And so, we always look at sort of what’s the opposite of that. And the opposite of global language is breaking things down into parts. So, when you’re feeling overwhelmed, a few things happen. One is that when you look around, you’re just taking it all in at once. I think also, particularly for women, when you’re feeling overwhelmed, what follows quickly on the heels of being overwhelmed is just the incredible self-criticism that you should be able to handle this.
And you start doing that social comparison that everybody else is doing better than you are. And again, when we start talking about this and genuinely and authentically sharing the struggles we’re having, we realize that we’re not alone in this. But overwhelmed is “I don’t know where to start. Nothing that I do will make a difference. I can’t get myself out of this. These feelings will never go away.”
Those are all global words, right? I’ll never feel better. When your mom died, you probably had a feeling of like I will, I will never be able to get out from under the pain that I’m feeling. That’s all of that global language.
So, you need somebody to be the voice of hope. If you can’t be the voice of hope for yourself in that moment. You need somebody to say to you, “You will feel better. We will get this done. You will be able to manage this.” You did that for me the other day. You sent me a text that said in all caps, YOU CAN DO IT. And so being able to recognize that when you’re overwhelmed, you often need somebody to just say, let’s take it a step at a time. Let’s just figure this out, or somebody who’s been through it, to say, this is really hard. But these are the things that if you do these things, you will, you will slowly but surely, find your way out of what feels so overwhelming right now.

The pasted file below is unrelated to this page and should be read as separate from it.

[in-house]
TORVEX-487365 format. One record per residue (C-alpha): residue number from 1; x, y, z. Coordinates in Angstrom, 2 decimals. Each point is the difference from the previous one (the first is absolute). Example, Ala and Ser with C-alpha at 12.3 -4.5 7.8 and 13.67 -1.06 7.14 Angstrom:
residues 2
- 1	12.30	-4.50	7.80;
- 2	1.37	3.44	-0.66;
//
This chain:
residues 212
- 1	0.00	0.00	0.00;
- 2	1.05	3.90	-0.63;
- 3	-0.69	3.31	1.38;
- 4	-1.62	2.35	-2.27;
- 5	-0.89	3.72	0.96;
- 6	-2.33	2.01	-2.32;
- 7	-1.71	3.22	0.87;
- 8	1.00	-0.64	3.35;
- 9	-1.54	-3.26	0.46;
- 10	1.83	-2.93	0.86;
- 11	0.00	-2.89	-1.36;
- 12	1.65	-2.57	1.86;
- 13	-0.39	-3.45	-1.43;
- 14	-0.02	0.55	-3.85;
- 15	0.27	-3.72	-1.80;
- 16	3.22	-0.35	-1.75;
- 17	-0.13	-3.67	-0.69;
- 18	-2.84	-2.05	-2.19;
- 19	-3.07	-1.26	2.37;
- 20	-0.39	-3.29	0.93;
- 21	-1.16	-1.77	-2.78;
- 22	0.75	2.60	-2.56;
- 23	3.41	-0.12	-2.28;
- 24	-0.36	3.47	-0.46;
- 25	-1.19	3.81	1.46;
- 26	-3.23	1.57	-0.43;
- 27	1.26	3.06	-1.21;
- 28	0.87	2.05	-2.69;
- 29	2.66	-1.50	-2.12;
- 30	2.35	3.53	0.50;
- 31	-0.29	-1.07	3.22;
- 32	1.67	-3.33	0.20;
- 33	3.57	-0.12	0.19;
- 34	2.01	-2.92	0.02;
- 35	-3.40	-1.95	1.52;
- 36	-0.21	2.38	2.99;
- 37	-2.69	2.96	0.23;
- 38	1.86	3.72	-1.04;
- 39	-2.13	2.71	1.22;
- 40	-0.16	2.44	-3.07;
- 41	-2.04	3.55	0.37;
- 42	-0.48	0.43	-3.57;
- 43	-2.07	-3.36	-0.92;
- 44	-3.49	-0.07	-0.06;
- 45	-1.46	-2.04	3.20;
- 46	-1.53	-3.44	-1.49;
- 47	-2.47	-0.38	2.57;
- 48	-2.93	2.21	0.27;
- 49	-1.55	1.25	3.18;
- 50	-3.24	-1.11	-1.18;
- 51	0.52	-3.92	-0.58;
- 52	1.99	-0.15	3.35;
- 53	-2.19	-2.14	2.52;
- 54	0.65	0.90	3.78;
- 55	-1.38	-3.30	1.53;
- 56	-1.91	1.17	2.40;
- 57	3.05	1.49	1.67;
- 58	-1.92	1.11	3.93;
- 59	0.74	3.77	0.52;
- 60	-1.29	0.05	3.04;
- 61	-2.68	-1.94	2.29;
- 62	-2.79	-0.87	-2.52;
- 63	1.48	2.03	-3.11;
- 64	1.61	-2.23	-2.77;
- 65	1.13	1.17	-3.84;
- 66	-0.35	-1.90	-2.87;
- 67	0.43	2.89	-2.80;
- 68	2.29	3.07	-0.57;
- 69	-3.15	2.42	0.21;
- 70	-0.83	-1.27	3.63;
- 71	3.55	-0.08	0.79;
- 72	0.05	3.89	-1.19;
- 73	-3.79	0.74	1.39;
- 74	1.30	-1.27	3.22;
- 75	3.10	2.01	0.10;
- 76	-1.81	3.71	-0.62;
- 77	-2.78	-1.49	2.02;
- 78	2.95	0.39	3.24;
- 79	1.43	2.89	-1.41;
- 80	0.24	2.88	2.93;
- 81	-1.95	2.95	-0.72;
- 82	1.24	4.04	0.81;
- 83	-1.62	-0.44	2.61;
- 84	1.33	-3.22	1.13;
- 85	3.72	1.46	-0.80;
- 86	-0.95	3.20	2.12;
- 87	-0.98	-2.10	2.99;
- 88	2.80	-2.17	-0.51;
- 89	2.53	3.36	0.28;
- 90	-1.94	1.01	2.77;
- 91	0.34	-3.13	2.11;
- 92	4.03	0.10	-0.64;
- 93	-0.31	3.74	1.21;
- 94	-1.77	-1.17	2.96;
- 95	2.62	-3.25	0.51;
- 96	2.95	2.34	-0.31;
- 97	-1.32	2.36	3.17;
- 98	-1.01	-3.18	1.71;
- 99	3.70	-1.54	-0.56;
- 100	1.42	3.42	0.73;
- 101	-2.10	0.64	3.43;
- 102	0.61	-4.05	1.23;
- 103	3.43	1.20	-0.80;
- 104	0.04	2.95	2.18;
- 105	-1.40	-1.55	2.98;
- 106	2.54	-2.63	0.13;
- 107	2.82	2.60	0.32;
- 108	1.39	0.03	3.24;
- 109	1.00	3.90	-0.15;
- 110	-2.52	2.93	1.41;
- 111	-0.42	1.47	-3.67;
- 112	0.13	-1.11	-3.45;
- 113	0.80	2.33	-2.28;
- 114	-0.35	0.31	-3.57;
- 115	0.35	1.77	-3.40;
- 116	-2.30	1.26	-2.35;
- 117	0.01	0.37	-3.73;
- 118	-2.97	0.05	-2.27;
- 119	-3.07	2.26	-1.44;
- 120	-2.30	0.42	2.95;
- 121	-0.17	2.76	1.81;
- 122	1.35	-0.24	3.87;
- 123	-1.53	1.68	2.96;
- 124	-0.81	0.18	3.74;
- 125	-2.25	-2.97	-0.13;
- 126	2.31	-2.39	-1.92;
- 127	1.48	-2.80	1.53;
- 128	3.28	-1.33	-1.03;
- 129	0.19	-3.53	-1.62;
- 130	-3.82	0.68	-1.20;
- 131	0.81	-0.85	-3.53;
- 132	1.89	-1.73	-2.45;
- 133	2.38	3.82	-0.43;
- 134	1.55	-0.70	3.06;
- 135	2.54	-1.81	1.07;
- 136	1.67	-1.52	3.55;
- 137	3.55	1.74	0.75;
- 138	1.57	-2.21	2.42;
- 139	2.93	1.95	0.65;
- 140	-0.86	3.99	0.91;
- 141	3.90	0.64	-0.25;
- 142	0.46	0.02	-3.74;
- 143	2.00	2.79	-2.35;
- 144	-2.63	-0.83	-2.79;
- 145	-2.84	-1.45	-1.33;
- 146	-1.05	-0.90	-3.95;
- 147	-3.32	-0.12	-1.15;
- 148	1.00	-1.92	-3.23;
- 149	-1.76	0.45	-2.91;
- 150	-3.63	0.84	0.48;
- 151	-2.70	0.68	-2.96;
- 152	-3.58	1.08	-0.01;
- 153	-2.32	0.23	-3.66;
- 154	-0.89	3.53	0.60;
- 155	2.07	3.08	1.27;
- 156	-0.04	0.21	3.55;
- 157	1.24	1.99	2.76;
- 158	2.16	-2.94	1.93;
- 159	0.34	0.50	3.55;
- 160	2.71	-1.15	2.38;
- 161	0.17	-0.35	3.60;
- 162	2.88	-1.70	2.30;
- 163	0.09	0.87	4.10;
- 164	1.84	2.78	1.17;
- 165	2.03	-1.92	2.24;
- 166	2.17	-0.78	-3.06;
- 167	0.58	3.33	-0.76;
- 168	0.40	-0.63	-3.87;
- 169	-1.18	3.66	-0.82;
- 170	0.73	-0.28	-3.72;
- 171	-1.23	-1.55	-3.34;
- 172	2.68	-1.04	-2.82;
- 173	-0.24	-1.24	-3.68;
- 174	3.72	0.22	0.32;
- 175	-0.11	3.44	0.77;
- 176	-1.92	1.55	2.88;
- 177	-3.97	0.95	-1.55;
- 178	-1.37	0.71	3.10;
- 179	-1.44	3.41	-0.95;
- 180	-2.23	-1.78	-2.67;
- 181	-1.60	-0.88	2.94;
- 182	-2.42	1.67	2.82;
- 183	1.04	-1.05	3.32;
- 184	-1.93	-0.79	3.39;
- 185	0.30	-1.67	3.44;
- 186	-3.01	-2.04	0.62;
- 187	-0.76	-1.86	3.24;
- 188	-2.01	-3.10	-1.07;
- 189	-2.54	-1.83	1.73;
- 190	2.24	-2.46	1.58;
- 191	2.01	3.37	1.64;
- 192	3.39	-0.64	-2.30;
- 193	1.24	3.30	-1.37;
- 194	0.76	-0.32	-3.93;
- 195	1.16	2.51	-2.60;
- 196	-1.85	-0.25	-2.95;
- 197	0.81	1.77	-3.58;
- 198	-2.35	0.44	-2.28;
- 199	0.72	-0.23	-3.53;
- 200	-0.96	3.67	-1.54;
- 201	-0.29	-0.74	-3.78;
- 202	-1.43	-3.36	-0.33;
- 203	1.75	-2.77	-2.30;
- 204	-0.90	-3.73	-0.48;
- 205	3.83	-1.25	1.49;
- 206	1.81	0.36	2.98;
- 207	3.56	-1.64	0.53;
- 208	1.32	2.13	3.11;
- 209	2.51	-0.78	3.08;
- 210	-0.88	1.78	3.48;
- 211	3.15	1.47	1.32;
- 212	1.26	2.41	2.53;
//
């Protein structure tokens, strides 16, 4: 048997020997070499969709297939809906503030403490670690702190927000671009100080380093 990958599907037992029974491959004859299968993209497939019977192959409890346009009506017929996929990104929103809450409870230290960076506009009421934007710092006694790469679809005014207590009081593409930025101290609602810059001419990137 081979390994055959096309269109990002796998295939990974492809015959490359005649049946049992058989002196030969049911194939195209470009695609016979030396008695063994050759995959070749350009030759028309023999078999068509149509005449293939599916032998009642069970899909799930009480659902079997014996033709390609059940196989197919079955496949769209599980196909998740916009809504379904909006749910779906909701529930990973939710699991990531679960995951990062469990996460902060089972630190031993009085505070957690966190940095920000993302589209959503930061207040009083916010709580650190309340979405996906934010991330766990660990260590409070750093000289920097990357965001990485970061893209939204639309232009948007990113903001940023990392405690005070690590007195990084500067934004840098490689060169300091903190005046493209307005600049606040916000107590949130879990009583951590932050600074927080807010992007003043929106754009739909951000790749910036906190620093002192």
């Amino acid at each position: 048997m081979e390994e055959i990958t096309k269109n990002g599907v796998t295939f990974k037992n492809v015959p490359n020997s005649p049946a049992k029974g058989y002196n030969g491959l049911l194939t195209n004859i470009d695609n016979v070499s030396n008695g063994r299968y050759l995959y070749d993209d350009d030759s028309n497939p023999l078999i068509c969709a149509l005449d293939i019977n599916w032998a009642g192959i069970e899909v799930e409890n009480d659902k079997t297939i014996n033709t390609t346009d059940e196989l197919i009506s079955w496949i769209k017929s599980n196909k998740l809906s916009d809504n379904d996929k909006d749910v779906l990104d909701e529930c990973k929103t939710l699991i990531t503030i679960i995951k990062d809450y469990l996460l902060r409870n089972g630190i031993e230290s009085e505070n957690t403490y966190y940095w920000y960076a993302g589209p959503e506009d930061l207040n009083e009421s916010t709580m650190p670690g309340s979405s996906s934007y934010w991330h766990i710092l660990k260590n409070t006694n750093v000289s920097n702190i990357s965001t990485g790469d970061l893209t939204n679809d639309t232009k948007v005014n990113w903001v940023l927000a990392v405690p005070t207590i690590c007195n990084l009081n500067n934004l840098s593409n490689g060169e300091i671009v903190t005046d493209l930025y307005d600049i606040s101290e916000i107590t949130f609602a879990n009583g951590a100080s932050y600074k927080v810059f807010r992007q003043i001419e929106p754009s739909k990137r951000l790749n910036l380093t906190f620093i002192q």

I can’t tell you how many people I’ve talked to, you know, I talked to moms who feel overwhelmed all the time, particularly now. And I say to them on purpose, I say to them, of course, you’re feeling overwhelmed, because you’ve got 17 things that you have to handle right now. What is something that you can do that will that you can check off your list.
And also, can we put the self-criticism aside for a little bit, because as you’re trying to manage these 17 things, you don’t need a drill sergeant yelling in your ear telling you that you’re incompetent. So, let’s recognize that pattern too.
There are so many things that we can do to just sort of step back and recognize the patterns that we fall into that sometimes we don’t even recognize.
Robin Hutson 26:32
So as we think about 2020, and we think about either the parents or the teenagers starting to slip into these patterns, I do think that it’s really smart to figure out how to proactively create connection and opportunities, I had a month where the pandemic just felt harder on me than other months. And I could tell like, this is going to be something I have to figure out.
So earlier in the summer, for me, that’s when it sort of all hit proactively reached out to as many friends of mine as I could, and people that I hadn’t spoken to in years, I picked up the phone. And because you’ve always described depression and anxiety as being internal disorders. If I’m starting to feel kind of blue, about the pandemic in the world, I just reach out to friends. And I’ve avoided, you know, going down any kind of bad depressive cycle. A
Lynn Lyons 27:31
If you can identify what your risk factors are, if you can identify that you tend to be self-critical, or that you tend to be pessimistic, or that you are a blamer. That’s another one because that’s a real victim role, right? It’s not my fault, it’s your fault. It also doesn’t do good things for your relationships.